Governor Kelly, Bipartisan Lawmakers Unveil
Tax Cut Plan 

~~Group of Conservative Lawmakers Join Governor Kelly to  
Save Kansans $1B Over Three Years~~ 

TOPEKA – Today, on the first day of the 2024 legislative session, Governor Laura Kelly joined Republican State Senator John Doll and Rob Olson, Independent State Senator Dennis Pyle, and Senate Democratic Leader Dinah Sykes to unveil a comprehensive tax cut proposal that would save Kansans more than $1 billion over three years. Unlike the other tax plan being proposed this session, a single tax rate for all taxpayers, this bipartisan plan would cut taxes for every Kansan while maintaining the state’s strong fiscal standing. 

“As Kansans feel the pain of rising costs, it’s clear that we need to cut taxes. This plan provides relief for middle-class Kansans, is fiscally responsible, and keeps seniors and families in their homes – which is why it’s garnered bipartisan support,” Governor Laura Kelly said. “The other tax proposal out there – the flat tax – does relatively little for the middle class. Kansans have seen how reckless tax experiments work out, and they don’t want to go back to the days of four-day school weeks, crumbling roads, and crippling debt.” 

The plan: 

Cuts state property taxes for Kansas homeowners. 

The bipartisan tax plan exempts the first $100,000 in state property taxes for all Kansans homeowners. Once fully implemented, this proposal will save the Kansas homeowners around $100 million per year. 370,000 Kansas homeowners would pay less than $20 annually in state property tax. 

“I congratulate Governor Kelly for including in her proposal raising the exemption for the 20 mill statewide school levy to $100,000 of appraised value,” House Democratic Leader Vic Miller said. “This is a great first step to providing long-overdue property tax relief to beleaguered Kansas homeowners.”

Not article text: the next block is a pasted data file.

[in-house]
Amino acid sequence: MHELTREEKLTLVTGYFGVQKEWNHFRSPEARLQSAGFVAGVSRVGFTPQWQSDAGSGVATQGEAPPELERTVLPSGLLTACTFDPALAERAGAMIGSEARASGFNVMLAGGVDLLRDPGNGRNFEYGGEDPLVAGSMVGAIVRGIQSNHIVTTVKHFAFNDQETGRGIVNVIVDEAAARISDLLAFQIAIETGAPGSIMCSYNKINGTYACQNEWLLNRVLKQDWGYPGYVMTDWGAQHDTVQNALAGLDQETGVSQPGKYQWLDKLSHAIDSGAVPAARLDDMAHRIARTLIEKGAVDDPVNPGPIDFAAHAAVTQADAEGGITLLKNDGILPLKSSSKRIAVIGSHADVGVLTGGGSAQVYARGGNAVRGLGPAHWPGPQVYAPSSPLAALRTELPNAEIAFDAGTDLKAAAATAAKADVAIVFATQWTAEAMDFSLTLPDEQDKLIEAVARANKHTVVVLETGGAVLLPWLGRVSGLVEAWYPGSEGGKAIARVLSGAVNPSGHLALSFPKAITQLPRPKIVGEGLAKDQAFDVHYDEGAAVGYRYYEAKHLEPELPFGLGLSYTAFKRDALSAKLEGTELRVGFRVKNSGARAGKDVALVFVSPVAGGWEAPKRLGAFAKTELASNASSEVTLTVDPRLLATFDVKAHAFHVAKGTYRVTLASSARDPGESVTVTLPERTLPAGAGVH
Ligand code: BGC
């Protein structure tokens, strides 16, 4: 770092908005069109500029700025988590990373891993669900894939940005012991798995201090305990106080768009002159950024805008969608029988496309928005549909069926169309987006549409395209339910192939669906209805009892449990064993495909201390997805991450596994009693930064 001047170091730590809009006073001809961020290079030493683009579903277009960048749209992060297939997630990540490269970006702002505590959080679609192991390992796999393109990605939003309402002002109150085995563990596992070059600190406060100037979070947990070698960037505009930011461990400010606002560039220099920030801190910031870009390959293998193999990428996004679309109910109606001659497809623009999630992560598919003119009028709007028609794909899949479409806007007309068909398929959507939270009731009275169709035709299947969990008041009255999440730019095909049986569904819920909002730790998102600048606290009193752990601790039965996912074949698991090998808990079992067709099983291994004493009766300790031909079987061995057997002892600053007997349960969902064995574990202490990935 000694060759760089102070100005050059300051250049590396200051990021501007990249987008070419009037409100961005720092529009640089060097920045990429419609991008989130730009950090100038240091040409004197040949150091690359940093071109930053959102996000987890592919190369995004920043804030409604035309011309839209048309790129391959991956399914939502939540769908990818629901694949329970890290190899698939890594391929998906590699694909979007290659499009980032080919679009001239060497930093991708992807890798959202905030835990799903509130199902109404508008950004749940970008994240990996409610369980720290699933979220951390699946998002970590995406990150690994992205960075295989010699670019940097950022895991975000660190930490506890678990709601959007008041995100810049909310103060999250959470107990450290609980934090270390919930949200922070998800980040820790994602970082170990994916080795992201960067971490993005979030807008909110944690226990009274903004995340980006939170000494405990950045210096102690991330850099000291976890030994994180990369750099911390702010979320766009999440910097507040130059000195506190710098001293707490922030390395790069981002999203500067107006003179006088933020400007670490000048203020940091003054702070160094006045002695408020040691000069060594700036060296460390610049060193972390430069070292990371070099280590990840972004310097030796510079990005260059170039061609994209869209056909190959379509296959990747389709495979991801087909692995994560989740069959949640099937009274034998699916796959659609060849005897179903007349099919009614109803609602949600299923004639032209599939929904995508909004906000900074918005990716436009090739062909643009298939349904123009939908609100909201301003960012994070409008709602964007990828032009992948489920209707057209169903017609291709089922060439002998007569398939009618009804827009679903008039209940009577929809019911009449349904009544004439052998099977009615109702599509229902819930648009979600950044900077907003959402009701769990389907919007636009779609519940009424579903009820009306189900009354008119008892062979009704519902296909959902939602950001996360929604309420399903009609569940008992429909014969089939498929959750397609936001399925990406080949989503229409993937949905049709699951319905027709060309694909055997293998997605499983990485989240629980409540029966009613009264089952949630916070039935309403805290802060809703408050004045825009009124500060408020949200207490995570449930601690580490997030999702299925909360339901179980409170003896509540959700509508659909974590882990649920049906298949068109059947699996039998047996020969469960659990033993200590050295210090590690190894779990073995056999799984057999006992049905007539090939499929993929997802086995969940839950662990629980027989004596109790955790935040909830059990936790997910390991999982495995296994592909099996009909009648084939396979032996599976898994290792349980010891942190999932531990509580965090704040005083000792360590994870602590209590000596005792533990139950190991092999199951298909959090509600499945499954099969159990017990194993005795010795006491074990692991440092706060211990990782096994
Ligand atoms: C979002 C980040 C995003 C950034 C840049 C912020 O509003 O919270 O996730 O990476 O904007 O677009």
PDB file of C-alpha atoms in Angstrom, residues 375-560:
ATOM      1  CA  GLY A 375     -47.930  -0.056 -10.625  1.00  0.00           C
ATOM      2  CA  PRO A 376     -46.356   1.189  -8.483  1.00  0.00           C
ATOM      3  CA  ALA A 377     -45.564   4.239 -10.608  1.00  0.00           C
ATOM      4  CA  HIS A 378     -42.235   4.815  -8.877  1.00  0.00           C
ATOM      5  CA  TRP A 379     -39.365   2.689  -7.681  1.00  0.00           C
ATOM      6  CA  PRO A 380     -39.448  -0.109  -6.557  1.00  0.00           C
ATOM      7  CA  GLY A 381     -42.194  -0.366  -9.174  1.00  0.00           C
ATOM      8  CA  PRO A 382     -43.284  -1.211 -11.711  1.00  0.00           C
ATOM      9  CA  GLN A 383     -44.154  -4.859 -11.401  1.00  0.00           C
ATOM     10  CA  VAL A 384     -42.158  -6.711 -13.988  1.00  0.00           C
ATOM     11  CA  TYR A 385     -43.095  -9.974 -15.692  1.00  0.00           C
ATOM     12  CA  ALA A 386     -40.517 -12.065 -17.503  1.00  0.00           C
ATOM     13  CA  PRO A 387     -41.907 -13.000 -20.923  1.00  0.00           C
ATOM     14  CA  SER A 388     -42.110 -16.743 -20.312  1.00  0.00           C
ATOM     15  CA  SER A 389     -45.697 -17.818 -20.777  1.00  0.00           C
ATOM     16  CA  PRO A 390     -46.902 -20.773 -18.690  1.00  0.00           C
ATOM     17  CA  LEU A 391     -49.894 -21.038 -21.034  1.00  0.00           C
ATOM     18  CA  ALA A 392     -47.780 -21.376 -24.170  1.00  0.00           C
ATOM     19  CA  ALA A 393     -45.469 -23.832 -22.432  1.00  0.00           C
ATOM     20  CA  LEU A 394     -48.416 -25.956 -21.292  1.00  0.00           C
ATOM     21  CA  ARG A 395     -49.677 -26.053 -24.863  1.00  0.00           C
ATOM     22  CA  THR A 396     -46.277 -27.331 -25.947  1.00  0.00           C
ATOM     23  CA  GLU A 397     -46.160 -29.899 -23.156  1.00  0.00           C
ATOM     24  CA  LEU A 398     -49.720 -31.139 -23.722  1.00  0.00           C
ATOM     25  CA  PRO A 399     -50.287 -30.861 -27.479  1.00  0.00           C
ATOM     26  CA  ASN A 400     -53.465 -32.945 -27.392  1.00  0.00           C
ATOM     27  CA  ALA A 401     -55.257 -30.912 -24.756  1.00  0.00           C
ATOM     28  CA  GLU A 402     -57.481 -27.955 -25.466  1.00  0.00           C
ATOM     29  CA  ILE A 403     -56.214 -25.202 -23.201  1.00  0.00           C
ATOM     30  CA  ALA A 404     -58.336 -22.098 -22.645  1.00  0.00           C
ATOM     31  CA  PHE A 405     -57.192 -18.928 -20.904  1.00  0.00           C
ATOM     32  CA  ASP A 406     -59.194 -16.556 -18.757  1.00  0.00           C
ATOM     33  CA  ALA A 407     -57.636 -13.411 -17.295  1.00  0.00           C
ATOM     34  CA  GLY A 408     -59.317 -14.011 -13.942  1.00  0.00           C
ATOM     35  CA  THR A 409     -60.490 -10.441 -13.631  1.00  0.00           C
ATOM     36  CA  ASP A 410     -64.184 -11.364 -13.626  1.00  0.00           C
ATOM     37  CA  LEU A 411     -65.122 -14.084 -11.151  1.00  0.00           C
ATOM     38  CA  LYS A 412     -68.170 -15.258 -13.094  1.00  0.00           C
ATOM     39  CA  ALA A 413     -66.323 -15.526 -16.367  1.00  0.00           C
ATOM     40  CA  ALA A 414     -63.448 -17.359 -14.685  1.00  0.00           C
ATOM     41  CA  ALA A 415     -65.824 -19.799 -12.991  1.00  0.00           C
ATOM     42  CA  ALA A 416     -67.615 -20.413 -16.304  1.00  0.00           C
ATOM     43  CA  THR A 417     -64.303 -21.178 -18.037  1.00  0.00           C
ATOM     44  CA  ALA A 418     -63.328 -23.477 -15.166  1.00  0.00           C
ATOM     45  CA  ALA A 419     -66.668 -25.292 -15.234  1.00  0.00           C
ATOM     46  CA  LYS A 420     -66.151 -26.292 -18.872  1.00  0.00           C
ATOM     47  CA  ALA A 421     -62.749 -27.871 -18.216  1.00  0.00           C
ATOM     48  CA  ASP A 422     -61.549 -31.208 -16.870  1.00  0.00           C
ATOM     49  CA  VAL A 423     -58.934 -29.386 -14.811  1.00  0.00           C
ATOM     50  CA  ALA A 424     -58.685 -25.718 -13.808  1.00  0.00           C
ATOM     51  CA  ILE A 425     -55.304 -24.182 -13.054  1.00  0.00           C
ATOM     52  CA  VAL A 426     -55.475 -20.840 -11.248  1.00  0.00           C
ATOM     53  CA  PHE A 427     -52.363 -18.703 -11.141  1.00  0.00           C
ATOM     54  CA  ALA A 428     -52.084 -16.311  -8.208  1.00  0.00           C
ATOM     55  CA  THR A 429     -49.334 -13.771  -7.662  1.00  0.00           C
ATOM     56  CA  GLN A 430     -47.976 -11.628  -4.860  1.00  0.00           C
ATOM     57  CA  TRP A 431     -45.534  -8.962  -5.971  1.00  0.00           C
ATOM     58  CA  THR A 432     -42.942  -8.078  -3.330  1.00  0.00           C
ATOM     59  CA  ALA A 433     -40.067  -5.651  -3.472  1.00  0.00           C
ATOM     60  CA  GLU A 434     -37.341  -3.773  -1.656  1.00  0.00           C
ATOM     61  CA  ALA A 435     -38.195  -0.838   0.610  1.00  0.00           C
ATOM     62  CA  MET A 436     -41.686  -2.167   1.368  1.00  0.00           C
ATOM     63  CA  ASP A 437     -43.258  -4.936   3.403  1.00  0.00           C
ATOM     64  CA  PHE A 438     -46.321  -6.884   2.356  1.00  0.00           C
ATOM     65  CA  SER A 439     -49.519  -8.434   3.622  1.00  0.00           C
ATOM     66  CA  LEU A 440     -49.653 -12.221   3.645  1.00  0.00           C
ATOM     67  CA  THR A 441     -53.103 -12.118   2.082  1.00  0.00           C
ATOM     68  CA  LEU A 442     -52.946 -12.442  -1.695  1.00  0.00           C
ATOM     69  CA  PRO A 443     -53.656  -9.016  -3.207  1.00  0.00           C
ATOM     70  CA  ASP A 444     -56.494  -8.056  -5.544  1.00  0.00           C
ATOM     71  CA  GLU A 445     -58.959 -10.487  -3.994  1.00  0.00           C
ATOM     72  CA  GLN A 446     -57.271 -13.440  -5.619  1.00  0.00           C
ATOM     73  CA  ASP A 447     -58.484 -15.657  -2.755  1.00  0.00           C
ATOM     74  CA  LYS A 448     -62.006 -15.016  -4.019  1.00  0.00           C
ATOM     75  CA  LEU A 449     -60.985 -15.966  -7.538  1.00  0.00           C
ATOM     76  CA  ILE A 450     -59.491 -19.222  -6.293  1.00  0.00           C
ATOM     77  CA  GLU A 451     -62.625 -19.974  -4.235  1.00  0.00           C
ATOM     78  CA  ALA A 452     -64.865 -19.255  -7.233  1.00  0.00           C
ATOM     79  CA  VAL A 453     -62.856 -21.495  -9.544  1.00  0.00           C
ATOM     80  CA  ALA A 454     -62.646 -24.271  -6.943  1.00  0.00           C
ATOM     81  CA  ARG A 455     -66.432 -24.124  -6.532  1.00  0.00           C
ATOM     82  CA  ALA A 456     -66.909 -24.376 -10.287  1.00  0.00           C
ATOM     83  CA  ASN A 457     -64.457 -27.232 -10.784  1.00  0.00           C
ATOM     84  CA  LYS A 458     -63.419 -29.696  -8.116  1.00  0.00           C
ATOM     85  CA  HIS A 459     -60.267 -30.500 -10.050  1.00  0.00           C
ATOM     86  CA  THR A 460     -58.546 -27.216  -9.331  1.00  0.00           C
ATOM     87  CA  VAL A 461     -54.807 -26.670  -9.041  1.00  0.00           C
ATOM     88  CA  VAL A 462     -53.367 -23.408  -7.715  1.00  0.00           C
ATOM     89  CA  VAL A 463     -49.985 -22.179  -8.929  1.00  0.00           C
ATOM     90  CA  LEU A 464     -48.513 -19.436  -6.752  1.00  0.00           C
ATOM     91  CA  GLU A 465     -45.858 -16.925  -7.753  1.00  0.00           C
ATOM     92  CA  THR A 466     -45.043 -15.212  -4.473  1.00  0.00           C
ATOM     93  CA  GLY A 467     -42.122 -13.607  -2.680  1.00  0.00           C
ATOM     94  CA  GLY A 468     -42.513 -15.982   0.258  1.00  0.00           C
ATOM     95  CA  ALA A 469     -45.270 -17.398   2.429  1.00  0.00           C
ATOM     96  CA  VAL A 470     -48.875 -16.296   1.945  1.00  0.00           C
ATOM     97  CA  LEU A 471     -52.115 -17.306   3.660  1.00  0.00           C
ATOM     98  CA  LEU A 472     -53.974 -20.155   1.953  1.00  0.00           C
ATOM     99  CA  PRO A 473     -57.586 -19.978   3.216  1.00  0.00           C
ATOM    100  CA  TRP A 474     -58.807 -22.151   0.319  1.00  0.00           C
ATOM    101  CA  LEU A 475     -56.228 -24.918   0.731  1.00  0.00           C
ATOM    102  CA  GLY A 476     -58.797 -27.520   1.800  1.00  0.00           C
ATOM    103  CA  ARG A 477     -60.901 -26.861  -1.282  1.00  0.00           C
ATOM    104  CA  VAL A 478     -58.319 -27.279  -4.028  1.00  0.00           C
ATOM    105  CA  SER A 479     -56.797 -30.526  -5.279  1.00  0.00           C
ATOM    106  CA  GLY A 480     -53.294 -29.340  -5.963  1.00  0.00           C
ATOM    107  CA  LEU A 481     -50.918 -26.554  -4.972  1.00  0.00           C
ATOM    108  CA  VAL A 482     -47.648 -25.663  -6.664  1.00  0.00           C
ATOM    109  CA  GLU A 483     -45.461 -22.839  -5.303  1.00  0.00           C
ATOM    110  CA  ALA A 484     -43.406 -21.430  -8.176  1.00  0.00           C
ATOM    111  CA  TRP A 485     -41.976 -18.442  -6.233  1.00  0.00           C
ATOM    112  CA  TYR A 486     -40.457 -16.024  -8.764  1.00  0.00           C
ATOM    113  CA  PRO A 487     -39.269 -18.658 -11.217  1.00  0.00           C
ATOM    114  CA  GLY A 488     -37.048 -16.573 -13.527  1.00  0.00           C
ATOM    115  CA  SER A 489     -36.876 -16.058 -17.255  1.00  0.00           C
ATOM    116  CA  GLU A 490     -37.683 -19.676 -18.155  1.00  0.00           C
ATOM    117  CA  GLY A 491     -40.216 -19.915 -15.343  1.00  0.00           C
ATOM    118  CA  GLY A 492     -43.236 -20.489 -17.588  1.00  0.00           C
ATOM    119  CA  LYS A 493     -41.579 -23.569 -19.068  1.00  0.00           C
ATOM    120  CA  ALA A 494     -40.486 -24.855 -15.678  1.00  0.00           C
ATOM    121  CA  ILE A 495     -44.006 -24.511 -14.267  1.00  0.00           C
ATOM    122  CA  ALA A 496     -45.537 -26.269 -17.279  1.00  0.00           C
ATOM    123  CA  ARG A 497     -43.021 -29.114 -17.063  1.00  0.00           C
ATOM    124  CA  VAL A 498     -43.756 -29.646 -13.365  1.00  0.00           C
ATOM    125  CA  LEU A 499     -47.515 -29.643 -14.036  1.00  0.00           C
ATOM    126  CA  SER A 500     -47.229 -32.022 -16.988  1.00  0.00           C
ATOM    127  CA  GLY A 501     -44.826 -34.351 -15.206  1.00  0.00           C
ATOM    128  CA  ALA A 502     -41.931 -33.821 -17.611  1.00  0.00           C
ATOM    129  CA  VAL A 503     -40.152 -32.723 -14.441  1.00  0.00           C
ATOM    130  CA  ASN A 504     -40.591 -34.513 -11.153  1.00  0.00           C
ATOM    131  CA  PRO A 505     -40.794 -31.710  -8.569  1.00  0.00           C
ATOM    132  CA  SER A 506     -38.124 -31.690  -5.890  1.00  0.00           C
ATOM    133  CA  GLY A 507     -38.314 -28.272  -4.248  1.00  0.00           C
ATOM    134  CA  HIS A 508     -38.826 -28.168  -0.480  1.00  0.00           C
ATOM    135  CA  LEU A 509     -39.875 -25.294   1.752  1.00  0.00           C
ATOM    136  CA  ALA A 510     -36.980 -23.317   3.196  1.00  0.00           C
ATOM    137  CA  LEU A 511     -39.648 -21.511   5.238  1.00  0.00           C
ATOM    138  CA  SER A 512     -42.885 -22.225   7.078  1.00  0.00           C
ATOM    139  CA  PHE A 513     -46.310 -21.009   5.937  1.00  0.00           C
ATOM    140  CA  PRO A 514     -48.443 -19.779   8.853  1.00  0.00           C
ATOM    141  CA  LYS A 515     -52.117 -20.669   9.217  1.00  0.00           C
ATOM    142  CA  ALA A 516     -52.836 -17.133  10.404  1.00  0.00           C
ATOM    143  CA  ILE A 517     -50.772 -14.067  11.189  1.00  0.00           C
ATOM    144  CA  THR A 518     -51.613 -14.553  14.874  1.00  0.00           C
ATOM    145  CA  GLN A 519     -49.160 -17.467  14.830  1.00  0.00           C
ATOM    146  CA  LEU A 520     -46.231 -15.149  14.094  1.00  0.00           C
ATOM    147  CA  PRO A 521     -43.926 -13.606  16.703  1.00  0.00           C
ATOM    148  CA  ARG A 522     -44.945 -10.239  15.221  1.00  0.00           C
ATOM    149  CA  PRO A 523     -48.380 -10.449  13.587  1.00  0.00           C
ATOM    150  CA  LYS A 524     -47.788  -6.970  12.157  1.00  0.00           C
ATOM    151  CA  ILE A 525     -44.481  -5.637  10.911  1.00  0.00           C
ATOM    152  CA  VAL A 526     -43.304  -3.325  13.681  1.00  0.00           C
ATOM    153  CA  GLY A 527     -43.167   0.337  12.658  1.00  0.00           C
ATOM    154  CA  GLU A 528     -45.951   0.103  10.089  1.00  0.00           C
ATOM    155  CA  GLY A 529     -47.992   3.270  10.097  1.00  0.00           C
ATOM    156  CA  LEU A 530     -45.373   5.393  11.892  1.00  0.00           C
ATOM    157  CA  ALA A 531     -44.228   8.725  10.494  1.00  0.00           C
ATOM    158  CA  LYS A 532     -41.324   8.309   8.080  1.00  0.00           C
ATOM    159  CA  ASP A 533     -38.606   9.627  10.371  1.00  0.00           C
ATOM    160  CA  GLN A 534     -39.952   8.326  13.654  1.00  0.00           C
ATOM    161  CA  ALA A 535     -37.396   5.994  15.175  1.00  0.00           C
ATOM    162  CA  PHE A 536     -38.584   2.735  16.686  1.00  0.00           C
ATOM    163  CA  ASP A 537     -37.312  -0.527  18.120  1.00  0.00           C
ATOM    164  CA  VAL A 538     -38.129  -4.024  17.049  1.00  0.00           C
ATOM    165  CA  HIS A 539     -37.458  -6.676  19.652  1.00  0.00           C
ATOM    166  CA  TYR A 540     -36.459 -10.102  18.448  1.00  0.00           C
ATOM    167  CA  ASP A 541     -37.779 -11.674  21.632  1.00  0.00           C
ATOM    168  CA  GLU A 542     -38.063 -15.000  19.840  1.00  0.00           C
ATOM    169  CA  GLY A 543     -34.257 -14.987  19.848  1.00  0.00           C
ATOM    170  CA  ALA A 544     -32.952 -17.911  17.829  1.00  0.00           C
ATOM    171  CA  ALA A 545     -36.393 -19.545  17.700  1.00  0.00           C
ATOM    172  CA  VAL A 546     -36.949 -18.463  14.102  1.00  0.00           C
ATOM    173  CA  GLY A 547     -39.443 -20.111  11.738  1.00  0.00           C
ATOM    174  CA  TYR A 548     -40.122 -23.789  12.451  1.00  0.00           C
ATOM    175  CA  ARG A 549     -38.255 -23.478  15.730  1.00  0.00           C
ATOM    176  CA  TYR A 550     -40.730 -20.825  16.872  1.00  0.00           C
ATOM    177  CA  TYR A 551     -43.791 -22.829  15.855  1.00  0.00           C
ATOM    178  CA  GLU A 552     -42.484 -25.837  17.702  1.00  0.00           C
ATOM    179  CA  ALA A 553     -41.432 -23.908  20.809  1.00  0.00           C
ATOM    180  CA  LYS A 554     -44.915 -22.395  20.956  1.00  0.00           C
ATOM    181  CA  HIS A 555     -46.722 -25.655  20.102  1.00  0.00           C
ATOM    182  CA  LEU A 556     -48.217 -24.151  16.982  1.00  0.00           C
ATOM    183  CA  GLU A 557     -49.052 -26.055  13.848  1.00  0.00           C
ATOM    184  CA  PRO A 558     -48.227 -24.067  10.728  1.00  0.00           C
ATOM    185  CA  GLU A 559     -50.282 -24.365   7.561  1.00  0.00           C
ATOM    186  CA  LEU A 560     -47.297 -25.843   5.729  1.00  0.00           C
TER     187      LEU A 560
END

Entirely eliminates state taxes on Social Security income. 

Kansas is currently one of eleven states that impose a state tax on Social Security benefits, resulting in seniors leaving the state in search of a lower tax burden. By eliminating the tax on Social Security income entirely, retired Kansans will save more than $525 million in the first five years of this plan.  

“Kansans work hard to be able to retire and should be able to enjoy that time without worrying about how to make ends meet,” said Senator Dennis Pyle, Kansas Senate District 1. “There’s no reason for Kansas to remain a state that taxes its retirees. I’ve signed onto this plan because eliminating the tax on Social Security benefits is a commonsense way retired Kansans can stay close to family and not feel the need to move out of the state for tax relief.”  

Increases the standard deduction so Kansans pay less when filing their state income taxes. 

This plan increases the standard deduction that the vast majority of Kansans use to reduce their taxable income and overall tax bill. It raises the standard deduction for single Kansans from $3,500 to $5,000; for those with head of household filing status from $6,000 to $7,500; and for those married filing jointly from $8,000 to $10,000. This component of the plan will save Kansans over $200 million in three years.